Did Your Ice House Survive Summer ‘Storage Wars’?

Otter Outdoors Surviving Summer Storage Wars

Winter’s gauntlet poses less threat to your Otter ice house than a summer in your garage. So no matter what your Otter survived last winter – gale-force winds, rocky portage trails, 30-mile tows – how and where you stored it after ice-out will determine how much maintenance it requires before this season’s ice-up.

“Mice and mold should worry you more than what Mother Nature throws at you in winter,” says Ice Force Pro-Staffer Chris Granrud. “My fool-proof method for storing an Otter over the summer starts with completely drying the outer shell, removing it from the frame and storing it over the off-season in a plastic tub.”

And if your storage method is a touch less proactive?

“Now is the time to inspect your shell for mold and mouse damage – holes or tears,” Granrud says. “Trust me, you want to make repairs now, versus waiting until the night before your first big ice-fishing trip.”

If you do discover damage to your Otter’s shell, you can get yourself an Otter patch kit.

Otter’s patch material will work on any Otter Pro, Otter Wild or older Otter models, as well as on other fish houses. Available in black, purple, blue camo and gray camo canvas swatches, as well a clear plastic, the patches don’t require sewing. Rather, they come with easy-to-use adhesive backing.

Frame care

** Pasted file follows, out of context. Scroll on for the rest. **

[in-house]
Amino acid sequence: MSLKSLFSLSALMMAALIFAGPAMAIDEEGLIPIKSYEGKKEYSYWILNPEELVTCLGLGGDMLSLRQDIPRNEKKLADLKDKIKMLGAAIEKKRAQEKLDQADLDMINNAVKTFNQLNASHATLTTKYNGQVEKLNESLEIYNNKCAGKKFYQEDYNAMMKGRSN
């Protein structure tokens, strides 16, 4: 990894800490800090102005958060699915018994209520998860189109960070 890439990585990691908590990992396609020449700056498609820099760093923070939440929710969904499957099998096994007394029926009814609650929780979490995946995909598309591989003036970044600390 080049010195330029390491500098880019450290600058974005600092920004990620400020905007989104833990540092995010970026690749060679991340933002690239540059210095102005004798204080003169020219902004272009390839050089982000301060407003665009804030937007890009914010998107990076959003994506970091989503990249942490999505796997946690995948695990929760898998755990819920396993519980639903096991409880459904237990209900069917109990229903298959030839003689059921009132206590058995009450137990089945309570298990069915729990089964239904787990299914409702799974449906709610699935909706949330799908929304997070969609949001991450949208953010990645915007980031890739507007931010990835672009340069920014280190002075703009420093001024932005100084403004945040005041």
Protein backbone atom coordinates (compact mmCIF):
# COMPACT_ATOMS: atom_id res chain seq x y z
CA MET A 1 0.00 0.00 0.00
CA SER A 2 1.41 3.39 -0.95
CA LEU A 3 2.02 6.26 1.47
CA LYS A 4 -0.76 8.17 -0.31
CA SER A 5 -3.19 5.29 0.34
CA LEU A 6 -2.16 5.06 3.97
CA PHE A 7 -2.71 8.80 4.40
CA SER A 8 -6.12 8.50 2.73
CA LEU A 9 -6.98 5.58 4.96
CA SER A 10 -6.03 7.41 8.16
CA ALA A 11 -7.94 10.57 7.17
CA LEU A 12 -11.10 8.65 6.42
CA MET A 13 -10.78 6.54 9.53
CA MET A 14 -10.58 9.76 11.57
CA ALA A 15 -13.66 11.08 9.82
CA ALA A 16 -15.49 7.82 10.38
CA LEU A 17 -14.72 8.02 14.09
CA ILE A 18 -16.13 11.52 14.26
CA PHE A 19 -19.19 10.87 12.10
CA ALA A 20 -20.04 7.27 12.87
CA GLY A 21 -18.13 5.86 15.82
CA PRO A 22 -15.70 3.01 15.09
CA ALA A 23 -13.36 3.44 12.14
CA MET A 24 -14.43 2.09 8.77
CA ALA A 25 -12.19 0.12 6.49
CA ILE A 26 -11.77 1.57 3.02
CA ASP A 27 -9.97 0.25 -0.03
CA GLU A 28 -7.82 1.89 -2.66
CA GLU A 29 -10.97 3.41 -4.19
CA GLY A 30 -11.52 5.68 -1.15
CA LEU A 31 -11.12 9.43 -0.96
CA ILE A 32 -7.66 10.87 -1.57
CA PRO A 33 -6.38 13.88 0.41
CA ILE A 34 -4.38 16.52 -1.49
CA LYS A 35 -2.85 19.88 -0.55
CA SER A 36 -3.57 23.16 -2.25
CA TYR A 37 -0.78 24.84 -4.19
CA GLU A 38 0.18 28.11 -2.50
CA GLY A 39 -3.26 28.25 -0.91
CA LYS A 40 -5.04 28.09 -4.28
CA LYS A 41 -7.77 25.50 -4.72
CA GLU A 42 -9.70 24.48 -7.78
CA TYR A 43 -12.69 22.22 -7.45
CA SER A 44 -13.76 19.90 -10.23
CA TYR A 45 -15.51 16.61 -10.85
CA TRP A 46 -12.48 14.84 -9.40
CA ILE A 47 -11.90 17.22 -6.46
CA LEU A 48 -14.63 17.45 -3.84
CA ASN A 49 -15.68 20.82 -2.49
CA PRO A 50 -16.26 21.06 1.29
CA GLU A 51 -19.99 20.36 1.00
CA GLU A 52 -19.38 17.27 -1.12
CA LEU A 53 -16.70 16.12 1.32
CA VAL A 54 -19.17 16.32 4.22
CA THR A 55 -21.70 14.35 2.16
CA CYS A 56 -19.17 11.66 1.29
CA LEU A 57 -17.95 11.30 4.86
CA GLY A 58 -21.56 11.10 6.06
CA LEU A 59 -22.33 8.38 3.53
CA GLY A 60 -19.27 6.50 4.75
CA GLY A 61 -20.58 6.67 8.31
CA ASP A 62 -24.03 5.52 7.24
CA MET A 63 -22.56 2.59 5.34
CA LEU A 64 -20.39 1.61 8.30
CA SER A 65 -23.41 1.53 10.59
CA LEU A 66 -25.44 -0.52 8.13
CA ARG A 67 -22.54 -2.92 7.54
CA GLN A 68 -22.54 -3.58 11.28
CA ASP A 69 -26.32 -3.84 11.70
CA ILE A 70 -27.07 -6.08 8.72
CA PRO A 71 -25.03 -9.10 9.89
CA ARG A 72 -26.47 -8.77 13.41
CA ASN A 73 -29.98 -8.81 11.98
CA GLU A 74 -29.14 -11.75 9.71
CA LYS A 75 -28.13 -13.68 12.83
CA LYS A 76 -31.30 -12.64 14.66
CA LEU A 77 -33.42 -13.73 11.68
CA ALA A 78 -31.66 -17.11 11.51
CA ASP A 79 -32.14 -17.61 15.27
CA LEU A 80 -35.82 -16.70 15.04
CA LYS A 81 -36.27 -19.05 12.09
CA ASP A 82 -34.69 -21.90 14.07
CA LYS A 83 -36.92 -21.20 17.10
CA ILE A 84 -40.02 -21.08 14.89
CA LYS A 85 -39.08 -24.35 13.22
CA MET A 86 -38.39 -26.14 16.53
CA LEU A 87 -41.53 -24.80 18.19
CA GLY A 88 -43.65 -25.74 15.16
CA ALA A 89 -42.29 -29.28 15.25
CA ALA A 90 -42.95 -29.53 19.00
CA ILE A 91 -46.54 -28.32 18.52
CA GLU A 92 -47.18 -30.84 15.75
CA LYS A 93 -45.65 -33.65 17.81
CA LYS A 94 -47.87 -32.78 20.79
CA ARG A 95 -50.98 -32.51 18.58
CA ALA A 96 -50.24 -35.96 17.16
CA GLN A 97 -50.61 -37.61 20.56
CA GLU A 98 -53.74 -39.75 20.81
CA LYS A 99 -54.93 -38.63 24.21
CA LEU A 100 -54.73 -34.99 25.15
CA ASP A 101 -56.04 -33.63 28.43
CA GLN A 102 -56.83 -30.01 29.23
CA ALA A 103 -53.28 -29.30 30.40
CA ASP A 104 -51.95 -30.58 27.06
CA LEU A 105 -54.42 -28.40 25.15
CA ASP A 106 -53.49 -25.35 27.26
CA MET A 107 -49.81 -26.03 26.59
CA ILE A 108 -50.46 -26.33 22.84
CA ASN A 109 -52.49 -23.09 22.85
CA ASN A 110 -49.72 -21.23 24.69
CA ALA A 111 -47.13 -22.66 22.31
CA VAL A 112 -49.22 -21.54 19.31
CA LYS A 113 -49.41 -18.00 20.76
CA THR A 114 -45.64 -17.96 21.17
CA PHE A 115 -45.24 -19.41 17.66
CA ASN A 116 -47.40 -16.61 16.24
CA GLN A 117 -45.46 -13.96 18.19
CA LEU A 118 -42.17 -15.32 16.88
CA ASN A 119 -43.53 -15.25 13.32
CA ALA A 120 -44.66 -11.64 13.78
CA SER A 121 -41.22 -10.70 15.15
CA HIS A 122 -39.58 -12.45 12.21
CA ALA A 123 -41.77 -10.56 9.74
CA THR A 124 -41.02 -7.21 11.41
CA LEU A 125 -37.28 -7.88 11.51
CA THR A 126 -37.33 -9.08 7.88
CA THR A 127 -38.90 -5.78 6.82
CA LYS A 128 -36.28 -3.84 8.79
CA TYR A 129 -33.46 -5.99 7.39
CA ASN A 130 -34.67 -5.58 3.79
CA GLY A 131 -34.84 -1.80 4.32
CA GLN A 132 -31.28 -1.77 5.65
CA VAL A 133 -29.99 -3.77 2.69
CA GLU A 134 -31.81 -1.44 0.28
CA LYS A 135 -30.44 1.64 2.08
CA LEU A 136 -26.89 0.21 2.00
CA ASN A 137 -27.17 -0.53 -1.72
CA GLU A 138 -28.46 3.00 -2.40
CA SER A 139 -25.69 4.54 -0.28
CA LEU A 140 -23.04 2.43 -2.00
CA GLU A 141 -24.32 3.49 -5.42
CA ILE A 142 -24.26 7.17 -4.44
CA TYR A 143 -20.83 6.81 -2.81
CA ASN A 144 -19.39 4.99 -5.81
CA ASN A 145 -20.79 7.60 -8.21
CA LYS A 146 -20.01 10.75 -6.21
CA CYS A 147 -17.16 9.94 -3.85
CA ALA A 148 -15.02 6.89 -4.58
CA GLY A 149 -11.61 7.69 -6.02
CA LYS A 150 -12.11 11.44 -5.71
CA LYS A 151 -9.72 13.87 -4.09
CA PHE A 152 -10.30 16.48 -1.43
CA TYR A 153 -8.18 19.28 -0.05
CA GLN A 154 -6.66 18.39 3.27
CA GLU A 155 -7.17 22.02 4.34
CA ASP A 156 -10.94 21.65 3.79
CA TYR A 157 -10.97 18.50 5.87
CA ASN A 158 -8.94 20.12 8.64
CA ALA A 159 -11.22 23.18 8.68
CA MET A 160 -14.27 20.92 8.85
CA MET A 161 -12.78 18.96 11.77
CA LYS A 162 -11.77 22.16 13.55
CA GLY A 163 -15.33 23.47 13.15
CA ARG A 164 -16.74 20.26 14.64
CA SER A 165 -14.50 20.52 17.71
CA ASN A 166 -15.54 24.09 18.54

Constructed from aircraft-grade aluminum square tubing anodized to ensure smooth operation, your Otter’s frame is designed to survive both use and storage without incident.

“That said, it’s never a bad idea before ice-up to wipe down the tubing with a rag sprayed with WD40,” says longtime Otter Pro-Staffer Chip Leer. “This serves three purposes – to lubricate; to remove any grime or debris that might have accumulated; and to create a barrier that will prevent water from freezing on the poles. This will ensure that your tubing slides effortlessly all winter long.”

Screw loose …

The next step in your pre-season prep should be to check for loose fasteners, Leer says.

“Although Otter Ice houses can withstand some major abuse, long, bumpy runs across frozen lakes can loosen nuts and screws,” he says.

Seat-base bolts and frame-pole screws often can use a turn a two at the onset of a new season.

Hitch in your giddyap …

Don’t forget to check your hitch, Granrud says.

“This is a critical connection to your ATV or snowmobile, and a failure caused by a loose bolt could be disastrous,” he cautions. “Especially considering it could occur while driving at highway speed.”

Fax it …

To extend your sled’s service, consider installing Hyfax runners. At 5/8ths-inch-thick, the high-density plastic runners bolt into the molded-in pockets on the bottom of your Otter Sled.

“These are perfect for the high miler who needs extreme durability,” Ice Force Pro-Staffer James Holst says.

Once installed, your Hyfax will extend the life of your Otter considerably and will actually improve the towing characteristics at speed behind your ATV or snowmobile.

“The Hyfax runners act a bit like mini-keels that keep your Otter tracking straight and true in the snow behind your tow vehicle,” Holst says.